This article gets at one feature of the current crisis being discussed. This specifically caught my eye “the disruption of parts production at Rico forced the temporary closure of two Ford plants, one in Canada and the other in the US, and a GM facility in the US, thereby undercutting the efforts of India’s corporate bosses and politicians to promote the country as a low-cost producer for the world auto industry.”
It shows the structural realities of the crisis in its subjective form quiet profoundly. At the same time immense recognition has to be given that U.S. corporations still have 50% of their manufacturing inside the U.S. and a much higher number if Mexico and the border regions of Canada are included. The question of U.S., Mexico, Canada industrial complex is something which has to be explored as well, in terms of economy, but also for what it means for organizing potential but those are different posts in the making. At the same time there are subjective factors in the U.S which, technically, could favor the American working class which is the immense mass migrations which have taken place from places like South Asia to the United States. In the beginning of the 20th century, US socialists and anarchists used this to their advantage in learning and building solidarity. The fact that this has not bee done by the U.S. left is its own structural and subjective crisis…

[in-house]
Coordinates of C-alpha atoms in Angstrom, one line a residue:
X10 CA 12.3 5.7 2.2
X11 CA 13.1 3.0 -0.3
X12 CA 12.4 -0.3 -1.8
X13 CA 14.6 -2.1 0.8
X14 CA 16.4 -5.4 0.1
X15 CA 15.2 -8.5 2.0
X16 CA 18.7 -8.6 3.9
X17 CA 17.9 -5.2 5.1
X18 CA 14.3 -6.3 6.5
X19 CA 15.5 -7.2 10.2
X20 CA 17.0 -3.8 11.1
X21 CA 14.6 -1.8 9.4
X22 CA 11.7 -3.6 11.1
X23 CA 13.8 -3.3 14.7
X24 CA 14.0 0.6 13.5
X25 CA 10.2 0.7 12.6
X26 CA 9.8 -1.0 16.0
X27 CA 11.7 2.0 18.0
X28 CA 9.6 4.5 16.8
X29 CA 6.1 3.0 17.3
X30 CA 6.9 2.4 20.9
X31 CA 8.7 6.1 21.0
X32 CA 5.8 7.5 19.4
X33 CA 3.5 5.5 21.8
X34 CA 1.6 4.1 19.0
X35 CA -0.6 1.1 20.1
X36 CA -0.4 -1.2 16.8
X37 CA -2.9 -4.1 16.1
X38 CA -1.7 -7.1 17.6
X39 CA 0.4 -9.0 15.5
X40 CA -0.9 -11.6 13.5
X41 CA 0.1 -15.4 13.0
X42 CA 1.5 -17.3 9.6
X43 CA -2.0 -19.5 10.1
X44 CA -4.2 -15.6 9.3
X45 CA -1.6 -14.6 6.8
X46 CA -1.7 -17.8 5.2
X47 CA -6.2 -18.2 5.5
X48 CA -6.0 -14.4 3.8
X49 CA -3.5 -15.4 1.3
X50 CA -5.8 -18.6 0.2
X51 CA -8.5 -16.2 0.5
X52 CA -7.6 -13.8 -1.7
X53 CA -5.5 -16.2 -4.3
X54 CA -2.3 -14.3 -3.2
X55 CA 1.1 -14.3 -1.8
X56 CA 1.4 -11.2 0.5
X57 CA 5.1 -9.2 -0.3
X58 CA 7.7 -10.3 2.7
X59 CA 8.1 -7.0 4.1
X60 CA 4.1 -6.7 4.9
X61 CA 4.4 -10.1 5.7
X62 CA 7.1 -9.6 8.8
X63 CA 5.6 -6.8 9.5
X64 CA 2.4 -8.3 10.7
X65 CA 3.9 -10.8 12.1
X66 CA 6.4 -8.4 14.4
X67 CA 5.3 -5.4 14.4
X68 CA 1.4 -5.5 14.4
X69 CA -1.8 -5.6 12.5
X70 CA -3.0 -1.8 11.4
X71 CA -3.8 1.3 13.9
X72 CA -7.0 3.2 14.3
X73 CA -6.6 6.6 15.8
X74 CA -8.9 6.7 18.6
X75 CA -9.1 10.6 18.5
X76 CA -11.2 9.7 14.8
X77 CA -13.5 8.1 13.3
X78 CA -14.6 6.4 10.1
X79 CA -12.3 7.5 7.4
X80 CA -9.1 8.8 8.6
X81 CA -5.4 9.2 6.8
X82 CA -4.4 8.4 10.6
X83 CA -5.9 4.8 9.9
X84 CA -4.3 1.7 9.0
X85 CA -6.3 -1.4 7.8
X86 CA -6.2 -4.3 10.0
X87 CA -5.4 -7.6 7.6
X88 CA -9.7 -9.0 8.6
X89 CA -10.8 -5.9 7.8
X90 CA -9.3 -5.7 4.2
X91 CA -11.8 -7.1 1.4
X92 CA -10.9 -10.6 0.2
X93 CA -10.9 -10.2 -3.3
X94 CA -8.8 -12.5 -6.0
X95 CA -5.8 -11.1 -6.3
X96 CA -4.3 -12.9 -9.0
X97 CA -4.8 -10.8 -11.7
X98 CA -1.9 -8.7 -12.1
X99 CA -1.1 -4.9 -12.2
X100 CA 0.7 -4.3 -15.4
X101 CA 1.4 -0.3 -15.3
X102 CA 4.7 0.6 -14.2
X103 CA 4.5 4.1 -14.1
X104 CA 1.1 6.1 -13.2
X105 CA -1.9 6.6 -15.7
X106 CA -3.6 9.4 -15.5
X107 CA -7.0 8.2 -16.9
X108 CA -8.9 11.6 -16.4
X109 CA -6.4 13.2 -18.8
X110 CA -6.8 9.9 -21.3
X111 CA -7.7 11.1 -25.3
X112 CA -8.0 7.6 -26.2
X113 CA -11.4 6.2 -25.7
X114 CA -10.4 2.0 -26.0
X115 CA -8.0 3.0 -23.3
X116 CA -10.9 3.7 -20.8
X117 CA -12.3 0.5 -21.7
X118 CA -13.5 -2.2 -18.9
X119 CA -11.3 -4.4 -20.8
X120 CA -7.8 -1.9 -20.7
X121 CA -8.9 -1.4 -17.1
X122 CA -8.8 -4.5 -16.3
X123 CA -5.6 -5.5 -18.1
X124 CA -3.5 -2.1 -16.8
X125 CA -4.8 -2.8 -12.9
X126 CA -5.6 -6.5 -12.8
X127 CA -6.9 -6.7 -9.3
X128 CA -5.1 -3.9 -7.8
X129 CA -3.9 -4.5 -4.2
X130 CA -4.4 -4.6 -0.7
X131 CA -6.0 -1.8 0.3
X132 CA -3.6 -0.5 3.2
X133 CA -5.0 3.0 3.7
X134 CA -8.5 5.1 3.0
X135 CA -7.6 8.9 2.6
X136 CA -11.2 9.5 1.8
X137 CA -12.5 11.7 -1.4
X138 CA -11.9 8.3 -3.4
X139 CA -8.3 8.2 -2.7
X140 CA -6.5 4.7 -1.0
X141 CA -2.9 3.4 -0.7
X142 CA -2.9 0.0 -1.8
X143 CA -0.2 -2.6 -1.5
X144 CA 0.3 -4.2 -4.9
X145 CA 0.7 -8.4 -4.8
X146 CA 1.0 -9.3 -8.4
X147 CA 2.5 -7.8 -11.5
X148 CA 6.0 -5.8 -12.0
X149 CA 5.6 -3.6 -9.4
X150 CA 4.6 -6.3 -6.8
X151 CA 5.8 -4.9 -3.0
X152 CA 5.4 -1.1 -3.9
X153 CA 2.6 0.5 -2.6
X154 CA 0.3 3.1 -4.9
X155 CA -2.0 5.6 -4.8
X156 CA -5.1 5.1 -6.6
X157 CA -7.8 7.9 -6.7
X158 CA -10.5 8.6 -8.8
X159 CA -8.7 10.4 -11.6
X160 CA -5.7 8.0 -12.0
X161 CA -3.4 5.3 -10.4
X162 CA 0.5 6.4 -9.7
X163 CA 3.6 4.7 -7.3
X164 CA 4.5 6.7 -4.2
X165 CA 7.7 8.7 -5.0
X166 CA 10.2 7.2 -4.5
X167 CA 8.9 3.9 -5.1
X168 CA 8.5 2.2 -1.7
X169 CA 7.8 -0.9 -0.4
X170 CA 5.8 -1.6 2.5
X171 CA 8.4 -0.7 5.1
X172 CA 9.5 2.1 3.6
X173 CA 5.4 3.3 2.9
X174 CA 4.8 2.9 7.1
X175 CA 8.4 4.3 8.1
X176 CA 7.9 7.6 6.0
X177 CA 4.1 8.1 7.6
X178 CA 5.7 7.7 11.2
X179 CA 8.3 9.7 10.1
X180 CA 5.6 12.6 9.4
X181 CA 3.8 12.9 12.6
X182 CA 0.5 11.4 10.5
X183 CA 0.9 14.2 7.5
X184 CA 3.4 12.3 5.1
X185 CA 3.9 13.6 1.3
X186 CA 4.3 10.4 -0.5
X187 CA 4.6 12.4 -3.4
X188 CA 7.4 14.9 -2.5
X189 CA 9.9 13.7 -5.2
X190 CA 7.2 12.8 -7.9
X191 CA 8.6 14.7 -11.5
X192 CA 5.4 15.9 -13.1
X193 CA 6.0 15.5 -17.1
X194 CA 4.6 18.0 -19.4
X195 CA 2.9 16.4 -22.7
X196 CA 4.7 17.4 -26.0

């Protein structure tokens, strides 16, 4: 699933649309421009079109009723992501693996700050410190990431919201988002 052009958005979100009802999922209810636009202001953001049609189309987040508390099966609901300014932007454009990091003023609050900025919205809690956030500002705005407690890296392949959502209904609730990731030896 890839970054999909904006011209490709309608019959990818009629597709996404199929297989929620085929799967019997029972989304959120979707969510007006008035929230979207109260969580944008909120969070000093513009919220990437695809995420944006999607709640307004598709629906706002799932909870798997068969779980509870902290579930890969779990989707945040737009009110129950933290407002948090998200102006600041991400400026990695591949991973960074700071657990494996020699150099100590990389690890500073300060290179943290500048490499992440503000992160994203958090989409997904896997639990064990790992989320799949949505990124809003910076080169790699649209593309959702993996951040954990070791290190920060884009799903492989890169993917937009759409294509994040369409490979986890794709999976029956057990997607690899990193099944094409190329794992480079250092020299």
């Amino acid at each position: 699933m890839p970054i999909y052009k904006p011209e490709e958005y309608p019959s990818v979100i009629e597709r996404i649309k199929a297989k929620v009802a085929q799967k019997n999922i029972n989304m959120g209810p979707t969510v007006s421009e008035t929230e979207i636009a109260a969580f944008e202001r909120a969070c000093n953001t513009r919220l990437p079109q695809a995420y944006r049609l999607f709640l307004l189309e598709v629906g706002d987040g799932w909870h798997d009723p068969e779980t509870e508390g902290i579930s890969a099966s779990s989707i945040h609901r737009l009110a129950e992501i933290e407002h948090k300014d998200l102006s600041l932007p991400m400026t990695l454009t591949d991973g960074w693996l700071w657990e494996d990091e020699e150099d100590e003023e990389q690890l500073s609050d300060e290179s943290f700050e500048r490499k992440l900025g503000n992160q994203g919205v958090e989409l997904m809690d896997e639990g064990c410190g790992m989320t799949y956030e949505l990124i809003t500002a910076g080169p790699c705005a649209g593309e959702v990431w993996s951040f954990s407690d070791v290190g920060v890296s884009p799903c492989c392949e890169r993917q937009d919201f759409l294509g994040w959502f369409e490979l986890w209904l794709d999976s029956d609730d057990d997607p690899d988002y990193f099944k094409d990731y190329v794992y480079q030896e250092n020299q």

It certainly appears that the fundamental feature of this period is to drive down wages and increase the rate of exploitation in the United States. Imoprtantly this is tied to the continuing decline of the U.S. dollar which has a one, two, three punch on making the U.S. a possible net exporter instead of importer which is one of the keys to resolving the structural imbalance. However, the national bourgeoisies of the “third” world, I do not believe are going to accept this and watch jobs possibly revert back to the United States. And also, the U.S. ruling class will have to drive down wages to brutally low levels (something happening in GM and Ford) which begs the question of a class response. But even if this class response happens, the story of this strike demands a response that can break national boundaries. But for that to happen internationally, I have a hunch that racial questions will have to be dealt with as well in the U.S. and this is not just a question of fighting white-supremacy, but also questions inside people of color communities as well…